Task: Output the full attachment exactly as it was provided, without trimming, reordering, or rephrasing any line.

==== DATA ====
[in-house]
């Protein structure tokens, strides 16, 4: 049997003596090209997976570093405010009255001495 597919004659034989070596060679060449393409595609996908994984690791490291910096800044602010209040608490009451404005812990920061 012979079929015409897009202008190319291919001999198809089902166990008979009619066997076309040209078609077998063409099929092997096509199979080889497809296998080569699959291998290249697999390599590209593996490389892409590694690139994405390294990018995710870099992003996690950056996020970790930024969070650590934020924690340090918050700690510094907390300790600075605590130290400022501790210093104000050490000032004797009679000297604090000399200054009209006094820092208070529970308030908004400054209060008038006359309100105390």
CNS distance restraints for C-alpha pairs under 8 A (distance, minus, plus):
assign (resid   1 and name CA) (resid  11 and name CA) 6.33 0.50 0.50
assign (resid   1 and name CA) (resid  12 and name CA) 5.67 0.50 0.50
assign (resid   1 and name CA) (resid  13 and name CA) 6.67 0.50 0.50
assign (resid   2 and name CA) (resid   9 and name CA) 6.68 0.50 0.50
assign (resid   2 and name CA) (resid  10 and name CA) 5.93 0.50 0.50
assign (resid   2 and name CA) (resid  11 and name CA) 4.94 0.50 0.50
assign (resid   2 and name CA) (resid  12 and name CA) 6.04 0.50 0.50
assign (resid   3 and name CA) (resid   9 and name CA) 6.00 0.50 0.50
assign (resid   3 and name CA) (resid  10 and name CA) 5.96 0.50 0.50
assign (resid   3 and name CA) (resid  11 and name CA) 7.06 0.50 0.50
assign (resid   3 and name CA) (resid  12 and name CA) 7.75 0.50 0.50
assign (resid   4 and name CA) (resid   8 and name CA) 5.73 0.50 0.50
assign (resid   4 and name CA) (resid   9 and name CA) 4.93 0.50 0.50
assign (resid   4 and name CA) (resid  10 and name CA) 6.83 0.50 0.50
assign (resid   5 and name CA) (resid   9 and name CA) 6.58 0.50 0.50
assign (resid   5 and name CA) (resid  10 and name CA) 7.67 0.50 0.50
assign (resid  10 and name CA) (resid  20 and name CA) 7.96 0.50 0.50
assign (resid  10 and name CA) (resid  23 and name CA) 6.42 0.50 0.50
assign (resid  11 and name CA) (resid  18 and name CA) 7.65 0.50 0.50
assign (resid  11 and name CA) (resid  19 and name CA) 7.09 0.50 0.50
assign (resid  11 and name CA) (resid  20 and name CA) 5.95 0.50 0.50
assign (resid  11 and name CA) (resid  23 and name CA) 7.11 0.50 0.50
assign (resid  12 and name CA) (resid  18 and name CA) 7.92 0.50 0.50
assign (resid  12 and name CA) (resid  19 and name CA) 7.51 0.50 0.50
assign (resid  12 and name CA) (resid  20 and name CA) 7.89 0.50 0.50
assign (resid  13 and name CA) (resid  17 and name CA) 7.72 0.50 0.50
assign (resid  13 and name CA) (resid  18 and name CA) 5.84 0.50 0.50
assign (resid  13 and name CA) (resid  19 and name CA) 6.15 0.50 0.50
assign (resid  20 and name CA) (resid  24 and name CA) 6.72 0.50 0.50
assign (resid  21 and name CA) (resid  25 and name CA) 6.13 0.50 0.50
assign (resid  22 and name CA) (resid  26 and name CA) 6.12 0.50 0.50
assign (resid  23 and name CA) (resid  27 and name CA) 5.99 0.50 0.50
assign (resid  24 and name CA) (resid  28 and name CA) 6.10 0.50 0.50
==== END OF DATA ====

[in-house]
């Protein structure tokens, strides 16, 4: 049997003596090209997976570093405010009255001495 597919004659034989070596060679060449393409595609996908994984690791490291910096800044602010209040608490009451404005812990920061 012979079929015409897009202008190319291919001999198809089902166990008979009619066997076309040209078609077998063409099929092997096509199979080889497809296998080569699959291998290249697999390599590209593996490389892409590694690139994405390294990018995710870099992003996690950056996020970790930024969070650590934020924690340090918050700690510094907390300790600075605590130290400022501790210093104000050490000032004797009679000297604090000399200054009209006094820092208070529970308030908004400054209060008038006359309100105390």
CNS distance restraints for C-alpha pairs under 8 A (distance, minus, plus):
assign (resid   1 and name CA) (resid  11 and name CA) 6.33 0.50 0.50
assign (resid   1 and name CA) (resid  12 and name CA) 5.67 0.50 0.50
assign (resid   1 and name CA) (resid  13 and name CA) 6.67 0.50 0.50
assign (resid   2 and name CA) (resid   9 and name CA) 6.68 0.50 0.50
assign (resid   2 and name CA) (resid  10 and name CA) 5.93 0.50 0.50
assign (resid   2 and name CA) (resid  11 and name CA) 4.94 0.50 0.50
assign (resid   2 and name CA) (resid  12 and name CA) 6.04 0.50 0.50
assign (resid   3 and name CA) (resid   9 and name CA) 6.00 0.50 0.50
assign (resid   3 and name CA) (resid  10 and name CA) 5.96 0.50 0.50
assign (resid   3 and name CA) (resid  11 and name CA) 7.06 0.50 0.50
assign (resid   3 and name CA) (resid  12 and name CA) 7.75 0.50 0.50
assign (resid   4 and name CA) (resid   8 and name CA) 5.73 0.50 0.50
assign (resid   4 and name CA) (resid   9 and name CA) 4.93 0.50 0.50
assign (resid   4 and name CA) (resid  10 and name CA) 6.83 0.50 0.50
assign (resid   5 and name CA) (resid   9 and name CA) 6.58 0.50 0.50
assign (resid   5 and name CA) (resid  10 and name CA) 7.67 0.50 0.50
assign (resid  10 and name CA) (resid  20 and name CA) 7.96 0.50 0.50
assign (resid  10 and name CA) (resid  23 and name CA) 6.42 0.50 0.50
assign (resid  11 and name CA) (resid  18 and name CA) 7.65 0.50 0.50
assign (resid  11 and name CA) (resid  19 and name CA) 7.09 0.50 0.50
assign (resid  11 and name CA) (resid  20 and name CA) 5.95 0.50 0.50
assign (resid  11 and name CA) (resid  23 and name CA) 7.11 0.50 0.50
assign (resid  12 and name CA) (resid  18 and name CA) 7.92 0.50 0.50
assign (resid  12 and name CA) (resid  19 and name CA) 7.51 0.50 0.50
assign (resid  12 and name CA) (resid  20 and name CA) 7.89 0.50 0.50
assign (resid  13 and name CA) (resid  17 and name CA) 7.72 0.50 0.50
assign (resid  13 and name CA) (resid  18 and name CA) 5.84 0.50 0.50
assign (resid  13 and name CA) (resid  19 and name CA) 6.15 0.50 0.50
assign (resid  20 and name CA) (resid  24 and name CA) 6.72 0.50 0.50
assign (resid  21 and name CA) (resid  25 and name CA) 6.13 0.50 0.50
assign (resid  22 and name CA) (resid  26 and name CA) 6.12 0.50 0.50
assign (resid  23 and name CA) (resid  27 and name CA) 5.99 0.50 0.50
assign (resid  24 and name CA) (resid  28 and name CA) 6.10 0.50 0.50